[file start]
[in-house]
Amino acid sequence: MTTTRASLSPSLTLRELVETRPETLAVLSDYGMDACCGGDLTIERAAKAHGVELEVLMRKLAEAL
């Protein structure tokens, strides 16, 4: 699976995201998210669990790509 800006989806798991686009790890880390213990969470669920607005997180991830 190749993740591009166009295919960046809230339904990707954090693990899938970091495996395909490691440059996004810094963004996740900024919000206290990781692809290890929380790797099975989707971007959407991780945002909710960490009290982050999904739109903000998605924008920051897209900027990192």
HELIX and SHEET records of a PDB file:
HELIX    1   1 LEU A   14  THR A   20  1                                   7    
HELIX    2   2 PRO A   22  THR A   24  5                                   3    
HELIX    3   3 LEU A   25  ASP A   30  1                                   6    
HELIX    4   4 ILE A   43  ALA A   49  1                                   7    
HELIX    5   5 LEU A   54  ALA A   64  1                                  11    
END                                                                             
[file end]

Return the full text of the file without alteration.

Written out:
[in-house]
Amino acid sequence: MTTTRASLSPSLTLRELVETRPETLAVLSDYGMDACCGGDLTIERAAKAHGVELEVLMRKLAEAL
């Protein structure tokens, strides 16, 4: 699976995201998210669990790509 800006989806798991686009790890880390213990969470669920607005997180991830 190749993740591009166009295919960046809230339904990707954090693990899938970091495996395909490691440059996004810094963004996740900024919000206290990781692809290890929380790797099975989707971007959407991780945002909710960490009290982050999904739109903000998605924008920051897209900027990192």
HELIX and SHEET records of a PDB file:
HELIX    1   1 LEU A   14  THR A   20  1                                   7    
HELIX    2   2 PRO A   22  THR A   24  5                                   3    
HELIX    3   3 LEU A   25  ASP A   30  1                                   6    
HELIX    4   4 ILE A   43  ALA A   49  1                                   7    
HELIX    5   5 LEU A   54  ALA A   64  1                                  11    
END                                                                             